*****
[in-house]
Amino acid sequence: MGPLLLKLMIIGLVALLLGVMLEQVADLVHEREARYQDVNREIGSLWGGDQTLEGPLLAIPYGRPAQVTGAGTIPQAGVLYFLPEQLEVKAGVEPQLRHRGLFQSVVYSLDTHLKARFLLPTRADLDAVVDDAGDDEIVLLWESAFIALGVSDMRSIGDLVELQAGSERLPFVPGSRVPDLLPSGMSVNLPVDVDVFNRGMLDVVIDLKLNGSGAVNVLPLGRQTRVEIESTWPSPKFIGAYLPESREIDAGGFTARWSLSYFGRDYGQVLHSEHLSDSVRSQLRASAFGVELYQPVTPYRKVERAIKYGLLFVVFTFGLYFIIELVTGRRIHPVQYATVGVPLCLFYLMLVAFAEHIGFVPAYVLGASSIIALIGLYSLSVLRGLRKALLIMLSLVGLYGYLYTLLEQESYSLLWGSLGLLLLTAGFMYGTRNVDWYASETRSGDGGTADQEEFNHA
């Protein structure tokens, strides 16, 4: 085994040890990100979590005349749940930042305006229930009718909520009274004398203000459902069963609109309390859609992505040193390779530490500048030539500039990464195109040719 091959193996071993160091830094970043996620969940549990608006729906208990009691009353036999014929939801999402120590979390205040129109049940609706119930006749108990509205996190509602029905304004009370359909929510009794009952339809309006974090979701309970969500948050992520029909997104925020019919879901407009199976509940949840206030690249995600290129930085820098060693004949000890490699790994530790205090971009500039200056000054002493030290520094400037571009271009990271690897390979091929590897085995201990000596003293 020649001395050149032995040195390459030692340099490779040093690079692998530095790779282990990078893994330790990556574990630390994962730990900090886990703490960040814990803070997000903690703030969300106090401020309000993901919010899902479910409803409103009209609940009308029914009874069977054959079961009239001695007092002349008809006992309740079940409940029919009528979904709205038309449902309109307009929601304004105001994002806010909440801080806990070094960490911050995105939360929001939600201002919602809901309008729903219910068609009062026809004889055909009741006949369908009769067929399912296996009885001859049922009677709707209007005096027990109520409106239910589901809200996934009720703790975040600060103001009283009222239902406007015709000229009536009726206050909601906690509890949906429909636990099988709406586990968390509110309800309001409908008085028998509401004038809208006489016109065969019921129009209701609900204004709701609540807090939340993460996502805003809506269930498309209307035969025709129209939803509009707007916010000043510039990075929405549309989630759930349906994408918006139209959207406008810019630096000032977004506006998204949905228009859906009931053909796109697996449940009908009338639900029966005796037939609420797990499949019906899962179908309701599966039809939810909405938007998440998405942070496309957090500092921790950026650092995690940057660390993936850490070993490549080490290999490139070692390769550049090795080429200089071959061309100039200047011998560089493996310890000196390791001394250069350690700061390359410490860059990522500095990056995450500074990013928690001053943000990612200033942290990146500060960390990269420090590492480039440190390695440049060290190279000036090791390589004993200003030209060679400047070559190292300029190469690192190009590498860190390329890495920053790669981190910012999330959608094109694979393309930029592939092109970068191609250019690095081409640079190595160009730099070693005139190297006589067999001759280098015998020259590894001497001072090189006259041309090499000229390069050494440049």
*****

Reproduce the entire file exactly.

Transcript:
[in-house]
Amino acid sequence: MGPLLLKLMIIGLVALLLGVMLEQVADLVHEREARYQDVNREIGSLWGGDQTLEGPLLAIPYGRPAQVTGAGTIPQAGVLYFLPEQLEVKAGVEPQLRHRGLFQSVVYSLDTHLKARFLLPTRADLDAVVDDAGDDEIVLLWESAFIALGVSDMRSIGDLVELQAGSERLPFVPGSRVPDLLPSGMSVNLPVDVDVFNRGMLDVVIDLKLNGSGAVNVLPLGRQTRVEIESTWPSPKFIGAYLPESREIDAGGFTARWSLSYFGRDYGQVLHSEHLSDSVRSQLRASAFGVELYQPVTPYRKVERAIKYGLLFVVFTFGLYFIIELVTGRRIHPVQYATVGVPLCLFYLMLVAFAEHIGFVPAYVLGASSIIALIGLYSLSVLRGLRKALLIMLSLVGLYGYLYTLLEQESYSLLWGSLGLLLLTAGFMYGTRNVDWYASETRSGDGGTADQEEFNHA
């Protein structure tokens, strides 16, 4: 085994040890990100979590005349749940930042305006229930009718909520009274004398203000459902069963609109309390859609992505040193390779530490500048030539500039990464195109040719 091959193996071993160091830094970043996620969940549990608006729906208990009691009353036999014929939801999402120590979390205040129109049940609706119930006749108990509205996190509602029905304004009370359909929510009794009952339809309006974090979701309970969500948050992520029909997104925020019919879901407009199976509940949840206030690249995600290129930085820098060693004949000890490699790994530790205090971009500039200056000054002493030290520094400037571009271009990271690897390979091929590897085995201990000596003293 020649001395050149032995040195390459030692340099490779040093690079692998530095790779282990990078893994330790990556574990630390994962730990900090886990703490960040814990803070997000903690703030969300106090401020309000993901919010899902479910409803409103009209609940009308029914009874069977054959079961009239001695007092002349008809006992309740079940409940029919009528979904709205038309449902309109307009929601304004105001994002806010909440801080806990070094960490911050995105939360929001939600201002919602809901309008729903219910068609009062026809004889055909009741006949369908009769067929399912296996009885001859049922009677709707209007005096027990109520409106239910589901809200996934009720703790975040600060103001009283009222239902406007015709000229009536009726206050909601906690509890949906429909636990099988709406586990968390509110309800309001409908008085028998509401004038809208006489016109065969019921129009209701609900204004709701609540807090939340993460996502805003809506269930498309209307035969025709129209939803509009707007916010000043510039990075929405549309989630759930349906994408918006139209959207406008810019630096000032977004506006998204949905228009859906009931053909796109697996449940009908009338639900029966005796037939609420797990499949019906899962179908309701599966039809939810909405938007998440998405942070496309957090500092921790950026650092995690940057660390993936850490070993490549080490290999490139070692390769550049090795080429200089071959061309100039200047011998560089493996310890000196390791001394250069350690700061390359410490860059990522500095990056995450500074990013928690001053943000990612200033942290990146500060960390990269420090590492480039440190390695440049060290190279000036090791390589004993200003030209060679400047070559190292300029190469690192190009590498860190390329890495920053790669981190910012999330959608094109694979393309930029592939092109970068191609250019690095081409640079190595160009730099070693005139190297006589067999001759280098015998020259590894001497001072090189006259041309090499000229390069050494440049």